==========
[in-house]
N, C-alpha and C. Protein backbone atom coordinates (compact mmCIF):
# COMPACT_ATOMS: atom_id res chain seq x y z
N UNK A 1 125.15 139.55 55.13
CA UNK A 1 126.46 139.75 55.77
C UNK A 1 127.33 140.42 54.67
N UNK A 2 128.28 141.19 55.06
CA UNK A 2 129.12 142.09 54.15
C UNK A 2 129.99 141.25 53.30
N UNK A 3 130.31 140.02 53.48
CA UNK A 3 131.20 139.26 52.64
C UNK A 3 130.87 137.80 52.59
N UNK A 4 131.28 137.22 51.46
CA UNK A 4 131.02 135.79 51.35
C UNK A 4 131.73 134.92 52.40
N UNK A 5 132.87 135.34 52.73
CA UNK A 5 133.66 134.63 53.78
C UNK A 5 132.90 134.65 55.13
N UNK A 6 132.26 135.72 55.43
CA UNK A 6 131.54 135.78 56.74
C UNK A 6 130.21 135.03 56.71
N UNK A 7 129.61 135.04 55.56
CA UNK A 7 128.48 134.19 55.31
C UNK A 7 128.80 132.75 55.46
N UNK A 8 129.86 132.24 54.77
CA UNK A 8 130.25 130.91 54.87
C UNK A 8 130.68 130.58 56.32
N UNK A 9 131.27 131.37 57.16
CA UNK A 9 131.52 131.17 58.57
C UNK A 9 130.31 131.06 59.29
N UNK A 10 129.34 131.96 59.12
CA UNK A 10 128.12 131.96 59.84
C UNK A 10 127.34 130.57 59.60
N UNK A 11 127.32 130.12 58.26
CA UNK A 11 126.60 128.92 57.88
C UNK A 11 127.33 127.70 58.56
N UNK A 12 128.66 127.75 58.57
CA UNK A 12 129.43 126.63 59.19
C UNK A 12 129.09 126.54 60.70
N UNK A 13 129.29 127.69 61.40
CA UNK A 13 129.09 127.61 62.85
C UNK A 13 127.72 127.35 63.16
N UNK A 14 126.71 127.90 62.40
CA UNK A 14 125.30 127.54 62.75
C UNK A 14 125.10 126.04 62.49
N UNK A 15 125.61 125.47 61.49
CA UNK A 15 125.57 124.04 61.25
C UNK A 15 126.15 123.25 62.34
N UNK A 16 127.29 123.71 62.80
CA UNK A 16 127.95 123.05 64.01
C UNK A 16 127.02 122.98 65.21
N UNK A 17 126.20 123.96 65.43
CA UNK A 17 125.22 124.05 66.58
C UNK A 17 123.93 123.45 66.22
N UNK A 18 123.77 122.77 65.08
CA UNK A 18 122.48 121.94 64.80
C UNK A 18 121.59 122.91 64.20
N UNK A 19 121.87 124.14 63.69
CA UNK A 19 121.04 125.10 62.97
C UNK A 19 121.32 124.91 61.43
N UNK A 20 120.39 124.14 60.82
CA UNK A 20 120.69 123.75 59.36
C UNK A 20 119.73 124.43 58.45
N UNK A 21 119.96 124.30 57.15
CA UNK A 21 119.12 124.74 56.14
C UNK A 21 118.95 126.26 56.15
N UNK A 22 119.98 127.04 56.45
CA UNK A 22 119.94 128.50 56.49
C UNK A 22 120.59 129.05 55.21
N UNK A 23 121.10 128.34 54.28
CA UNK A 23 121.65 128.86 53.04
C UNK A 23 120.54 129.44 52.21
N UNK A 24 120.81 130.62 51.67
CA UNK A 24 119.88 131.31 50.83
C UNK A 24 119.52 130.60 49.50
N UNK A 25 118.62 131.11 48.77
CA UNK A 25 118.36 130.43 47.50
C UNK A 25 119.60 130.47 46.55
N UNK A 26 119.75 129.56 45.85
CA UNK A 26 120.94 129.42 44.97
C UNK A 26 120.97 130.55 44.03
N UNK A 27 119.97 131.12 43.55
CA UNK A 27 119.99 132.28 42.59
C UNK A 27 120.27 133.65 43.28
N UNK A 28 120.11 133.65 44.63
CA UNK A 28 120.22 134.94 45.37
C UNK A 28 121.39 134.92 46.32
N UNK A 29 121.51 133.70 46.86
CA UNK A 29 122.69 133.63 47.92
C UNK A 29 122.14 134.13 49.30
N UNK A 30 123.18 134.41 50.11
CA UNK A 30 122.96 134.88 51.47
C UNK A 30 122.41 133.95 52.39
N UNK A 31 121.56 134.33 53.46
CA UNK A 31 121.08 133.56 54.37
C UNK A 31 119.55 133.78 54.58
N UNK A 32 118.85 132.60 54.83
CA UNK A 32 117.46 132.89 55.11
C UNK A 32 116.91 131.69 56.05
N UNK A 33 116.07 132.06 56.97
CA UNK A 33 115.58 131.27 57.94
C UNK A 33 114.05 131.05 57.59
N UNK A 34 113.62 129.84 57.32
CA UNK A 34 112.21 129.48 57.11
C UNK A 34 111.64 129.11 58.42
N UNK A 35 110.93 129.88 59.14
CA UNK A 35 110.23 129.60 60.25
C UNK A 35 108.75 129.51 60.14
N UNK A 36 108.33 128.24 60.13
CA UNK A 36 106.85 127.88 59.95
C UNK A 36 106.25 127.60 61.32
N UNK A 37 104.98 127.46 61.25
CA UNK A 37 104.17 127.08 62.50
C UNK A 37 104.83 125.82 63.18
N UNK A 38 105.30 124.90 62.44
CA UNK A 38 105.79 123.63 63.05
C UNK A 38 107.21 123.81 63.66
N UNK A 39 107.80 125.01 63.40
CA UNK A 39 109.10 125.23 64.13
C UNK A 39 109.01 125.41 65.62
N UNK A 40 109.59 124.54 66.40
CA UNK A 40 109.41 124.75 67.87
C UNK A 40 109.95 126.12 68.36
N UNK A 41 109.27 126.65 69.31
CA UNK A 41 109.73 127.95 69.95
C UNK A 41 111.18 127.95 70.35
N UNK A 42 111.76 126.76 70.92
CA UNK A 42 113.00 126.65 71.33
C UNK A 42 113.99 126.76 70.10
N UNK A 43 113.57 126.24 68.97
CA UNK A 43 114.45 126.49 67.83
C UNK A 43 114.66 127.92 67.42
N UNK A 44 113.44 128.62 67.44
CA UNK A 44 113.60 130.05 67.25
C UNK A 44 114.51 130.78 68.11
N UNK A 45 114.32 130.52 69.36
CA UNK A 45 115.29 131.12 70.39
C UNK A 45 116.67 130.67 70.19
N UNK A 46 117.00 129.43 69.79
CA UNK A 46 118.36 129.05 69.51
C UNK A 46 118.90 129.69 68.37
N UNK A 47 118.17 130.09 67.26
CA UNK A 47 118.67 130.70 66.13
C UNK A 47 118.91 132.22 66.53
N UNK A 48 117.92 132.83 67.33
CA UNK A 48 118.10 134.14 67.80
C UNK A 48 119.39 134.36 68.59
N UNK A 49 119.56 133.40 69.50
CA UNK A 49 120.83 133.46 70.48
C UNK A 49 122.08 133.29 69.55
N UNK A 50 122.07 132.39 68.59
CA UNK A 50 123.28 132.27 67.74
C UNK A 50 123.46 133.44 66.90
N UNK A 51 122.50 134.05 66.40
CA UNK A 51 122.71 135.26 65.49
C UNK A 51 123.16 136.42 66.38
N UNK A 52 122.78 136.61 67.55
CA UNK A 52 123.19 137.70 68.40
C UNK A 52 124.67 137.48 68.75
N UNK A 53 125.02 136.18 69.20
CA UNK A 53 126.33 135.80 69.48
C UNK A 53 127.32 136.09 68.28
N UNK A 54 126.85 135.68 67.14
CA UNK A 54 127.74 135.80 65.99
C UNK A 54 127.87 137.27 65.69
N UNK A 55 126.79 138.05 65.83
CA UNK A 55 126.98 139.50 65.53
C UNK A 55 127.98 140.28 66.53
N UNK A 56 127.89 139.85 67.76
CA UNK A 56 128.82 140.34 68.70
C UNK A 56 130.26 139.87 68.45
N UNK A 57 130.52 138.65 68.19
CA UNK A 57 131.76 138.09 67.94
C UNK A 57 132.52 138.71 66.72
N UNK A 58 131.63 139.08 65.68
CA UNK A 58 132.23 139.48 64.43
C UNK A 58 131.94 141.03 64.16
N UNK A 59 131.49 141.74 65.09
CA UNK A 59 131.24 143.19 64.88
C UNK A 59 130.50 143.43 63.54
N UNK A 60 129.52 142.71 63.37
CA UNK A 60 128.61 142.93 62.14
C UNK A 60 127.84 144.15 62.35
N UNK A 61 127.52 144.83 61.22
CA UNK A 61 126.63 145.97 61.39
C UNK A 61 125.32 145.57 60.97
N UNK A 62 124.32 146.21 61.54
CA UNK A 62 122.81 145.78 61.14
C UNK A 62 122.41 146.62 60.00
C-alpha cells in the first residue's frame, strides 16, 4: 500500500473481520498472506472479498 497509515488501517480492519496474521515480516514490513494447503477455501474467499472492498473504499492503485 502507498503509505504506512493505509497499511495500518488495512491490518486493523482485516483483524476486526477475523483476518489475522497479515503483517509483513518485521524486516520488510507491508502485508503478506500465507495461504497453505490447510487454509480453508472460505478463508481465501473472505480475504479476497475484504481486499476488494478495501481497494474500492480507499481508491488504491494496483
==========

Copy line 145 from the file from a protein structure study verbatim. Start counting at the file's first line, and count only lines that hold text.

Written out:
N UNK A 48 117.92 132.83 67.33